Hospitalizations and emergency room visits for suicide attempts and ideation rose nationally among children and teens from 2016 to 2021, a new study has found — the latest in a series of alarm bells about the state of young people’s mental health.
According to the research, published Wednesday in the journal JAMA Network Open, nearly 66% of the cases were girls, and the average age was 15. The study also revealed seasonal trends: ER visits and hospitalizations were 15% higher in April and 24% higher in October than the January rate, which the study used as a baseline because it was close to the annual average. However, 2020 was an exception both to the seasonal fluctuations and the increase in suicidality over time.
Taken as a whole, the researchers said the findings indicate that the academic calendar may affect youth mental health.
“If you are a health care provider or a public health official looking to put dollars or interventions towards in school programs, focusing on females, particularly during the seasonal patterns, might be an effective way to reach the individuals who are at greatest risk,” said Scott Lane, a psychiatry professor at UTHealth Houston and co-author of the study.
Other recent research has similarly shown a rise in mental health challenges among youths, particularly adolescent girls. A 2021 Centers for Disease Control and Prevention survey found that nearly 57% of teen girls reported feeling “persistently sad or hopeless” and 22% of teens said they had seriously considered dying by suicide. Even before the pandemic, the CDC reported that 1 in 5 teenagers had experienced episodes of major depression.
The new study did not look at deaths by suicide, which is the second-leading cause of death among adolescents, according to the CDC. From 2007 to 2018, the suicide rate among people 10 to 24 years old increased by 57%, though the rate is higher for most other age groups.
The new research instead focused on a set of more than 73,000 emergency room visits and hospitalizations for suicidal ideation or suicide attempts among children and teens enrolled in commercial health insurance plans and in Medicare Advantage. The participants were 10 to 18 years old, and the results showed that from 2016 to 2021, these hospital visits jumped from 760 out of every 100,000 people studied, to 1,160. The 2020 number, however, dropped to 942.
The dip may have been because people were hesitant to visit hospitals due to Covid risks, Lane said.
Another possible explanation could be that during lockdowns, some teachers were more lenient with schoolwork, students were sleeping more and some teens faced less anxiety about being excluded from social gatherings, according to Jonathan Singer, a professor of social work at Loyola University Chicago and former president of the American Association of Suicidology, who was not involved in the research.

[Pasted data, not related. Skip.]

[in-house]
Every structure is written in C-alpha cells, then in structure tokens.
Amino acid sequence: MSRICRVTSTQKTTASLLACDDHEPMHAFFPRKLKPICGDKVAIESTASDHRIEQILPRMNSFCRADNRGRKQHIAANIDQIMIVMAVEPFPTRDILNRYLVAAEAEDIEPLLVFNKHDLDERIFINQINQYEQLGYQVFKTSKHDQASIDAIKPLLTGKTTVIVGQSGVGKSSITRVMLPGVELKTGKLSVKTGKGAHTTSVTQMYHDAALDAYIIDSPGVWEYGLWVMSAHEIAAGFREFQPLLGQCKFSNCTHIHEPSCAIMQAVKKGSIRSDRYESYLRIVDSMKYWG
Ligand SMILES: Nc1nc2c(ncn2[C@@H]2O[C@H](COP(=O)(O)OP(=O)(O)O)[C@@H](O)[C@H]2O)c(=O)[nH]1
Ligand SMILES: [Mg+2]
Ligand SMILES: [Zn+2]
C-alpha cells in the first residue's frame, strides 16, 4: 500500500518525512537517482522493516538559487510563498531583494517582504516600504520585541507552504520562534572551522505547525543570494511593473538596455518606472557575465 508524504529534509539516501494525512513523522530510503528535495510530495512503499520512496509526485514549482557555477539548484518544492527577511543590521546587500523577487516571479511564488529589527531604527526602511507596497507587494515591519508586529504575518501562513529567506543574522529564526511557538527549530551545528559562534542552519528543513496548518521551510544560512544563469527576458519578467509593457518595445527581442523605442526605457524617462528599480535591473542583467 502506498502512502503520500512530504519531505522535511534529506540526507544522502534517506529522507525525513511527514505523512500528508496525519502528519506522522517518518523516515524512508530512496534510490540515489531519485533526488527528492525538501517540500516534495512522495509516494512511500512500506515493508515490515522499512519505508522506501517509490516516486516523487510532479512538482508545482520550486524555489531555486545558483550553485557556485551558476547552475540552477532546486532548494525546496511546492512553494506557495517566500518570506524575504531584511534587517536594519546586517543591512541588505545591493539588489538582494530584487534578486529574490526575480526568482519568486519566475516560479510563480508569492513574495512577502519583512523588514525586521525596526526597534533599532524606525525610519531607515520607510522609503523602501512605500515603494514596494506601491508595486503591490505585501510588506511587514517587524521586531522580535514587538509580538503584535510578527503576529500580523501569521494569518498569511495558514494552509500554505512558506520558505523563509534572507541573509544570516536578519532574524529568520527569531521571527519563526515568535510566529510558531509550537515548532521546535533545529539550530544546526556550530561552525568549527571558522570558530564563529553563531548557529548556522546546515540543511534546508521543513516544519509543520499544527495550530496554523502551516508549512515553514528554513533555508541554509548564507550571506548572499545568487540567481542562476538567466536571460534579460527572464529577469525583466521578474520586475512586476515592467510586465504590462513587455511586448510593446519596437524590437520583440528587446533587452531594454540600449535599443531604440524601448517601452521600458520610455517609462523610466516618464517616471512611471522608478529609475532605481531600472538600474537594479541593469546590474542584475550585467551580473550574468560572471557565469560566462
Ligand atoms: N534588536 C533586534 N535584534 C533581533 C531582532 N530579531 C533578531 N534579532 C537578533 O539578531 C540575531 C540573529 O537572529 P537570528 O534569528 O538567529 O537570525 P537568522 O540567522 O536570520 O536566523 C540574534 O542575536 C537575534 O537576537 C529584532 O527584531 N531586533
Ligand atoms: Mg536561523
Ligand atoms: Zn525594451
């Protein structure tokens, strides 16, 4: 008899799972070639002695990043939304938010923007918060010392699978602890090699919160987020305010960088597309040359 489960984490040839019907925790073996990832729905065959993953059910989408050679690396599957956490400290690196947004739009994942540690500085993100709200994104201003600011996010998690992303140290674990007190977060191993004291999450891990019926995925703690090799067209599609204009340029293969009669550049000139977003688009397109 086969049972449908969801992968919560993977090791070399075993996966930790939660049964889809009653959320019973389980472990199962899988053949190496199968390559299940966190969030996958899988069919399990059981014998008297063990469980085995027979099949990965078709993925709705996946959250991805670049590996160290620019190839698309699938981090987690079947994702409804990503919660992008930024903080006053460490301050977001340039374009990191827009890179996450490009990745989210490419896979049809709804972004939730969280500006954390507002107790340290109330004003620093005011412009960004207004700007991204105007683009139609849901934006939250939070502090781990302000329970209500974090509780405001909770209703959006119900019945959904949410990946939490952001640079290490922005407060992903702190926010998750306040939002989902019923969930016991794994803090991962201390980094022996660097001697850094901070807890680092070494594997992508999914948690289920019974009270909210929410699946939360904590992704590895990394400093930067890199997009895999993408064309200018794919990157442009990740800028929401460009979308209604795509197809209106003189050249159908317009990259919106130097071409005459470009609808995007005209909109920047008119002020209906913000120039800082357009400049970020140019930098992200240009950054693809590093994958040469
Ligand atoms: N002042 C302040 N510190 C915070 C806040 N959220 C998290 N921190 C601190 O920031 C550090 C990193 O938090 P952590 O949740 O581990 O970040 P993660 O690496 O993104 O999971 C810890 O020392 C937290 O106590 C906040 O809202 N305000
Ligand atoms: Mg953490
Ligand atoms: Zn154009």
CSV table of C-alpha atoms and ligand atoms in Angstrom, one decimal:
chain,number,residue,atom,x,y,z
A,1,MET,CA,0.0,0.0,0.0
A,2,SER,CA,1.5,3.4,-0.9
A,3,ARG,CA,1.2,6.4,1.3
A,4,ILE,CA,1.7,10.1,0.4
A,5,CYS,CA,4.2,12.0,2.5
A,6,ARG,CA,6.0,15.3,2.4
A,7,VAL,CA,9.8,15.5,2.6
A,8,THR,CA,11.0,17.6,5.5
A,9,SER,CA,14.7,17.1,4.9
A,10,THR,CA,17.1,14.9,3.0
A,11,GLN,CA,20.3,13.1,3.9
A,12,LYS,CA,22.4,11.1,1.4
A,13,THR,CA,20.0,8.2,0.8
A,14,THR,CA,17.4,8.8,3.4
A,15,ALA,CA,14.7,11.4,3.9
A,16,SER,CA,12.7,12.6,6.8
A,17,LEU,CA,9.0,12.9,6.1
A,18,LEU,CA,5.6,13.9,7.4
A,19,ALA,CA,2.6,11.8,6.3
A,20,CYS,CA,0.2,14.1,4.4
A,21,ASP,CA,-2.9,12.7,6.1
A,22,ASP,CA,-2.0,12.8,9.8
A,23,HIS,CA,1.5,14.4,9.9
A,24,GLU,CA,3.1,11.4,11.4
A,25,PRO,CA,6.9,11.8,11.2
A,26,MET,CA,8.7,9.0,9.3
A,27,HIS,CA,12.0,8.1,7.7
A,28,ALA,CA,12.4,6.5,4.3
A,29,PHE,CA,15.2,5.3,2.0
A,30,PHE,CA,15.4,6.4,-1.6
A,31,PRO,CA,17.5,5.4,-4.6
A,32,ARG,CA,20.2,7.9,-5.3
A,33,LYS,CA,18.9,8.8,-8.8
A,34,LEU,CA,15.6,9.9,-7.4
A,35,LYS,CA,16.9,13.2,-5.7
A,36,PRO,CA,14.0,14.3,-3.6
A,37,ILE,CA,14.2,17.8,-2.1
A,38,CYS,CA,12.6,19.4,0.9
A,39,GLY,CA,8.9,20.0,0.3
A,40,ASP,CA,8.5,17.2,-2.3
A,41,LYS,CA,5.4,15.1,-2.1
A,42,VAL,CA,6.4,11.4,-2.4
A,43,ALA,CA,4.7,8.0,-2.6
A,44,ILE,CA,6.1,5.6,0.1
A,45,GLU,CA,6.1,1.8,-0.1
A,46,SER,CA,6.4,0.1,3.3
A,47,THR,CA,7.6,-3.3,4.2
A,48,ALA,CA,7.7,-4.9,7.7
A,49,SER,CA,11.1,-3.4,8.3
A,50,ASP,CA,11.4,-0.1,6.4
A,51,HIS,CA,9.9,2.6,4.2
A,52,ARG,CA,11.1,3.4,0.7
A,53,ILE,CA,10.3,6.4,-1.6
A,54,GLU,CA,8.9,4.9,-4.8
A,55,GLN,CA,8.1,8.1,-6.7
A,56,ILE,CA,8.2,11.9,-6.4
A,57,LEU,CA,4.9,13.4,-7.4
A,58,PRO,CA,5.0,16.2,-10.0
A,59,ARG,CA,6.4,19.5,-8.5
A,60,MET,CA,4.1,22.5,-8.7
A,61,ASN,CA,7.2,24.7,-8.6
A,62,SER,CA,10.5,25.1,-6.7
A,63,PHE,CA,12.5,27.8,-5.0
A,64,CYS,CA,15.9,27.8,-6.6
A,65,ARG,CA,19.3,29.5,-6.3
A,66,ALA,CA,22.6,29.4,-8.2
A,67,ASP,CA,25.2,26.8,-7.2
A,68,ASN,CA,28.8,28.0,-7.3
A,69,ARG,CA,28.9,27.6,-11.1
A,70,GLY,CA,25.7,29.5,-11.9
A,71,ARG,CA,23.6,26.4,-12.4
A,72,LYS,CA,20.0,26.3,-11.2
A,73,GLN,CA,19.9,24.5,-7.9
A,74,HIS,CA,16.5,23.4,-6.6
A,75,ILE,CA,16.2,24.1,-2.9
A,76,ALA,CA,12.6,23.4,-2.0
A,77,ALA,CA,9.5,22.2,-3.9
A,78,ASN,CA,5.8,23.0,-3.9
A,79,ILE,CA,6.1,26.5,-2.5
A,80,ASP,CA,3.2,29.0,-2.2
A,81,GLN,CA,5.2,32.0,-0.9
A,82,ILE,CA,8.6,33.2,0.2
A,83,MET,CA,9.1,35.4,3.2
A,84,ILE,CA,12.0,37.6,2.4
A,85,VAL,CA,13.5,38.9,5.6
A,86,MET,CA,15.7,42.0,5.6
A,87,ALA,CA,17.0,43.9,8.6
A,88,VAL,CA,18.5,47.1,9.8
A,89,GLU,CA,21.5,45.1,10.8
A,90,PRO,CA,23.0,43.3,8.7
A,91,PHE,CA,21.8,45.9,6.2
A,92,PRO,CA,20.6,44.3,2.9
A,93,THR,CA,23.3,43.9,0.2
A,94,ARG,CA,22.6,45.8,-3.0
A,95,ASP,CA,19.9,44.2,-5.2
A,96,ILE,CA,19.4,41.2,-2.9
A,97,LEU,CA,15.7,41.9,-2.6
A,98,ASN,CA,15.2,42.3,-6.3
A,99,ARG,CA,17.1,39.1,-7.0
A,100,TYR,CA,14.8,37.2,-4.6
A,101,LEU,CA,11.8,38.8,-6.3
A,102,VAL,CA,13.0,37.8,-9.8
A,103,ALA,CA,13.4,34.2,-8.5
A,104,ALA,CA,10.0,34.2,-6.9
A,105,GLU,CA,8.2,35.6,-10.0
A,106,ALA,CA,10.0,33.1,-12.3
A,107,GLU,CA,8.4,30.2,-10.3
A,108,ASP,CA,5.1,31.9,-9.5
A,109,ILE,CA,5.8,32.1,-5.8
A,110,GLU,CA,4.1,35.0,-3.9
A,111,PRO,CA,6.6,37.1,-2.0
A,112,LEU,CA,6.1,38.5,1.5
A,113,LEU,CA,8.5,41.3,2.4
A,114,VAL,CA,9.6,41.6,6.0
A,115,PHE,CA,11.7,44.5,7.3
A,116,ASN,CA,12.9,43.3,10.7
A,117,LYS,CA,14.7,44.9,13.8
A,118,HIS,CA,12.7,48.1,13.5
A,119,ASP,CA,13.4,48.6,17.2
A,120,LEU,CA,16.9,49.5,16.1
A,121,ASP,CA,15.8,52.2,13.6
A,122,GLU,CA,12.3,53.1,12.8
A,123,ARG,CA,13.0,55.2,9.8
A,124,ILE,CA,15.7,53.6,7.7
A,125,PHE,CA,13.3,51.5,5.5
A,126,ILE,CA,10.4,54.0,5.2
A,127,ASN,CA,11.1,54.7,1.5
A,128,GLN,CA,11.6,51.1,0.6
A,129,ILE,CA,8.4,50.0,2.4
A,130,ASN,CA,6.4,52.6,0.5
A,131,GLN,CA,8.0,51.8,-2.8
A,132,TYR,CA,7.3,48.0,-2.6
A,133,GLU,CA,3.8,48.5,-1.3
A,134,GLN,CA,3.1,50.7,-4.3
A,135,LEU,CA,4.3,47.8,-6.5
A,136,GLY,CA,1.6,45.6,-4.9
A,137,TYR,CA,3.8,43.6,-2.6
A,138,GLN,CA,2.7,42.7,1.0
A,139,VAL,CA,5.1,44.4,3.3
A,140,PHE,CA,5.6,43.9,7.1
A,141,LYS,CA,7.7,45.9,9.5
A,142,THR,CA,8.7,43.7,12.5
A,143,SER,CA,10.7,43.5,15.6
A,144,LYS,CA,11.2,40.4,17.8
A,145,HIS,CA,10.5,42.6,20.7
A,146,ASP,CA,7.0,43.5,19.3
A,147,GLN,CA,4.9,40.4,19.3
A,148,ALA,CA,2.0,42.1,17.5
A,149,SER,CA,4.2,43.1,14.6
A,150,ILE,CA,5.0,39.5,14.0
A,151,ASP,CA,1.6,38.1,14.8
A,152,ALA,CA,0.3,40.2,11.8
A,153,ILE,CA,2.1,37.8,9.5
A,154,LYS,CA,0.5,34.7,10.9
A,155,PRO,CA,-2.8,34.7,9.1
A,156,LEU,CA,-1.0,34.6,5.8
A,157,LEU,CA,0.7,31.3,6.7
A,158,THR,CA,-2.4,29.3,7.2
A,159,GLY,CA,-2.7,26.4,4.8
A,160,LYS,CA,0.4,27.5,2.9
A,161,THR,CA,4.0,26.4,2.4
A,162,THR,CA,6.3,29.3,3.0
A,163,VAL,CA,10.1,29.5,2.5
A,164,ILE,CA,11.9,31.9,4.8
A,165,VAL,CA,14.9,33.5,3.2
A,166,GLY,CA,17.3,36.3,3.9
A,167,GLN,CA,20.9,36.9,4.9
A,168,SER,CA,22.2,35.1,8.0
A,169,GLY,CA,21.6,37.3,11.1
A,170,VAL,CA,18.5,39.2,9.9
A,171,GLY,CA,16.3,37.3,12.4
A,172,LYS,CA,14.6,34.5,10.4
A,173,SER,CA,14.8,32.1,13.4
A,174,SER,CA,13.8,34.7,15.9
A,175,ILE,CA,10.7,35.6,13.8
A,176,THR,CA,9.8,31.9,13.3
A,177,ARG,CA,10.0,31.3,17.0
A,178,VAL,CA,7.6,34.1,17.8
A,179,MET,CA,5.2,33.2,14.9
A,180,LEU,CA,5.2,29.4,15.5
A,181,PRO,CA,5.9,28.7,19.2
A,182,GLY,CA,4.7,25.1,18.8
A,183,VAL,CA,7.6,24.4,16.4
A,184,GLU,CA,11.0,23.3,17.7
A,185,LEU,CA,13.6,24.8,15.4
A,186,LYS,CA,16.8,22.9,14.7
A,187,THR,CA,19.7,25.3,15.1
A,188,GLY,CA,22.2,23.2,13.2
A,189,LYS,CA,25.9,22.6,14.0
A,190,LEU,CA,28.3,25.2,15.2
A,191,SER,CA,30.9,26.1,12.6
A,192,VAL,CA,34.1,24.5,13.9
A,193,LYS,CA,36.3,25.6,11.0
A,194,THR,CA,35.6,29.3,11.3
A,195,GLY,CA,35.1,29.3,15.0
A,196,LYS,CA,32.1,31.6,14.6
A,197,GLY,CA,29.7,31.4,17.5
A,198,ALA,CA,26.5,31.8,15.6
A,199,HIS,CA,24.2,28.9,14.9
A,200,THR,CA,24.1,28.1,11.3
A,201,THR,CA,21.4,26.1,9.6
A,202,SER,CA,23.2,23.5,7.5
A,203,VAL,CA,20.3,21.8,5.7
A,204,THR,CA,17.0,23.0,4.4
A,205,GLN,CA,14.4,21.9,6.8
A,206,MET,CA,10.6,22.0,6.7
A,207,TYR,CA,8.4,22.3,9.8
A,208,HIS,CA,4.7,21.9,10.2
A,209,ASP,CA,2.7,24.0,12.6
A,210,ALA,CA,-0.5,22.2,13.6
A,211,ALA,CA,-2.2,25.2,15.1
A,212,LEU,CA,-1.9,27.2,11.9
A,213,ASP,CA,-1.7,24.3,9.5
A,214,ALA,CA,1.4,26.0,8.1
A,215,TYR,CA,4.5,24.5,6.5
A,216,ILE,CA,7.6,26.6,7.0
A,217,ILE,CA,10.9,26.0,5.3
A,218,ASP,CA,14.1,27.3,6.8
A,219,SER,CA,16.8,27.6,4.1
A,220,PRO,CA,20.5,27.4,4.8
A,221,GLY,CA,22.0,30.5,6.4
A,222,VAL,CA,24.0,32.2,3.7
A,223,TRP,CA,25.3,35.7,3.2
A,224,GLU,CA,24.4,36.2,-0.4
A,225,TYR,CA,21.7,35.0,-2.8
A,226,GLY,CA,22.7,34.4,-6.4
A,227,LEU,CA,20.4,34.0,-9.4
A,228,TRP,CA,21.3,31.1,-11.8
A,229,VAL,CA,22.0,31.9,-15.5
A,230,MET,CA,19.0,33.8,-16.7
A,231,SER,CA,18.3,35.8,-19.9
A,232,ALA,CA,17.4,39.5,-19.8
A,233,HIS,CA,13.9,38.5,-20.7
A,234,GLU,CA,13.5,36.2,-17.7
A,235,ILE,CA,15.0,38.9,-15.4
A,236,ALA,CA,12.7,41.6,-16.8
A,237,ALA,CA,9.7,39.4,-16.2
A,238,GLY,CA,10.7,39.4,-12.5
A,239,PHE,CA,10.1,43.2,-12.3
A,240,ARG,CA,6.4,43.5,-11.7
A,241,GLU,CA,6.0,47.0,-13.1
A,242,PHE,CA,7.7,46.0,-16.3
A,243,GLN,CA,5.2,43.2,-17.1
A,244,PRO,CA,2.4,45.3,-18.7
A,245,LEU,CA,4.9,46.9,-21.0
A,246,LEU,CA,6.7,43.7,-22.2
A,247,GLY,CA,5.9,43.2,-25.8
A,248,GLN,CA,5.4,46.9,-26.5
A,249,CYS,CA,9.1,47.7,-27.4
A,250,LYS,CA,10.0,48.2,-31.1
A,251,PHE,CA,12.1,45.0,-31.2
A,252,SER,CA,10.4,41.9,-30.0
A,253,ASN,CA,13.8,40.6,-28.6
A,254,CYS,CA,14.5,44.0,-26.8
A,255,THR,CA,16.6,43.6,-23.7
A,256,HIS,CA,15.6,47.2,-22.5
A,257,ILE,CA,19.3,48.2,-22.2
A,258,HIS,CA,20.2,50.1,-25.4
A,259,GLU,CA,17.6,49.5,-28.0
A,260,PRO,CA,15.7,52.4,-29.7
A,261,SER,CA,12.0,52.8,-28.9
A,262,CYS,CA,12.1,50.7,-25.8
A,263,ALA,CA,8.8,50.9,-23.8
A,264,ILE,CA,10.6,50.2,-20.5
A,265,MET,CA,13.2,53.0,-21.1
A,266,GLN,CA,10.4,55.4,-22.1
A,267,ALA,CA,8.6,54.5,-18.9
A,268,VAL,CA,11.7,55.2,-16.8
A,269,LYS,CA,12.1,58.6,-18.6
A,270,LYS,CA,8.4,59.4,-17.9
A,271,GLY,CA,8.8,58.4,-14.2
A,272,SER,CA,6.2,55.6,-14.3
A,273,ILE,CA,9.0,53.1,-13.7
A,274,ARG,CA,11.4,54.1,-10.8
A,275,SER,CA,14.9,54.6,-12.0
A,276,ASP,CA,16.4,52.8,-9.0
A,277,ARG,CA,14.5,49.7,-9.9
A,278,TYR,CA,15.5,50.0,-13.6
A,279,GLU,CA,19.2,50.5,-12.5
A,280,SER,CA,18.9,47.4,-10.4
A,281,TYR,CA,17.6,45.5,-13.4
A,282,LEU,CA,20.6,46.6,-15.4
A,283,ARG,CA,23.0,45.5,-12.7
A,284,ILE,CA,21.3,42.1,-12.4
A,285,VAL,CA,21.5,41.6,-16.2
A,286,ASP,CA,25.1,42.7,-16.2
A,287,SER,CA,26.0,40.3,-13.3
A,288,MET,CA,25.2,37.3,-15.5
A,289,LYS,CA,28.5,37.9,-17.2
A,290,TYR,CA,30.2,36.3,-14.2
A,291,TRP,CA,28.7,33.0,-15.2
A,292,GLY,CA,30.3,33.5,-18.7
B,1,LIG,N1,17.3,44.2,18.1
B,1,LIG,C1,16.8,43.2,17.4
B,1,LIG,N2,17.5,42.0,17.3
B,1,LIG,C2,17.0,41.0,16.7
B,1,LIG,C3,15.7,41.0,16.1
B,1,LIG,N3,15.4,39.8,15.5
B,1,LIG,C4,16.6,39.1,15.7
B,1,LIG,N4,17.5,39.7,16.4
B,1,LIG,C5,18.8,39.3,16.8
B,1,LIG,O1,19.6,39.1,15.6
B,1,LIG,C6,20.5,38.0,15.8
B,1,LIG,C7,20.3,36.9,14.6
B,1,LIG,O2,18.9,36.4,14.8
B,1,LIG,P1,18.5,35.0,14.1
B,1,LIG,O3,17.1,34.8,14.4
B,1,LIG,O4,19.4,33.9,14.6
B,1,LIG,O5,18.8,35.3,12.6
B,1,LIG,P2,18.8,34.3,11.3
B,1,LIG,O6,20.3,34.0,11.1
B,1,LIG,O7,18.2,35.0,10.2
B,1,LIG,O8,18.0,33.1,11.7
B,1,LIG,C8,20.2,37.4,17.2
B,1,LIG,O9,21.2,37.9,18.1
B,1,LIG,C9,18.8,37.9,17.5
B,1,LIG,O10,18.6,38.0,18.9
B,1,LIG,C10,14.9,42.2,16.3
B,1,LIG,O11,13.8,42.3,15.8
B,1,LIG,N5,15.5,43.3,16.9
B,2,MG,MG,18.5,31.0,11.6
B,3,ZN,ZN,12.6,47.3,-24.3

“A lot of adults forget that kids spend all day going from one place to the next, one subject to the next, surrounded by people they didn’t choose to be with, asked to do things they never chose to do,” Singer said. “I think that there is a stressor related to that which we often discount.”
Lane said the jump in 2021 was larger than his team would have predicted.
“The negative mental health effects of the Covid period — we may have simply uncovered those post-Covid, when there was a return to school,” he said.
But children and teens in particular, Singer said, may be more likely to feel optimistic during the beginning of the school year, then see their mental health suffer by mid-fall. In many cases, he added, students are also monitored more closely for mental health-related behavioral issues at school. Plus, fall and spring months can coincide with placement exams or standardized tests, Singer said.
“Now that we know that there’s some national data suggesting that hospitalizations increase during the fall and the spring, we need to think about doing suicide prevention programming both right at the beginning of the school year, but also thinking about doing it kind of proactively when kids are younger,” Singer said.
Regina Miranda, a psychology professor at Hunter College who was not involved in the study, said sending teens with mental health challenges to hospitals or medical facilities is often a poor solution to the problem. Instead, she said, more should be done to reduce the stigma about depression and suicide and to improve access to mental health counseling and support.
“When a kid says that they’re thinking about suicide, sometimes the tendency is to elevate the level of risk of that child because people are concerned,” Miranda said. “But automatically taking the kid to the hospital, to the emergency room, for some kids that might be helpful, but not for many kids, that’s not the next necessary step.”
Miranda also pointed out a gap in the study: The data set did not include patients who were uninsured or covered by Medicaid, a group likely to come from marginalized backgrounds.
Overall, Miranda said, a shift is needed in the conversations that school administrators, counselors and parents have with young people about their mental health.
“We have to start thinking about it not in an alarmist way, but in a way that will encourage kids to feel comfortable disclosing to people that they’re thinking about suicide — where we can normalize having conversations about mental health in school without treating people who are struggling with their symptoms as if there’s something wrong with them,” Miranda said.
If you or someone you know is in crisis, call 988 to reach the Suicide and Crisis Lifeline. You can also call the network, previously known as the National Suicide Prevention Lifeline, at 800-273-8255, text HOME to 741741 or visit SpeakingOfSuicide.com/resources for additional resources.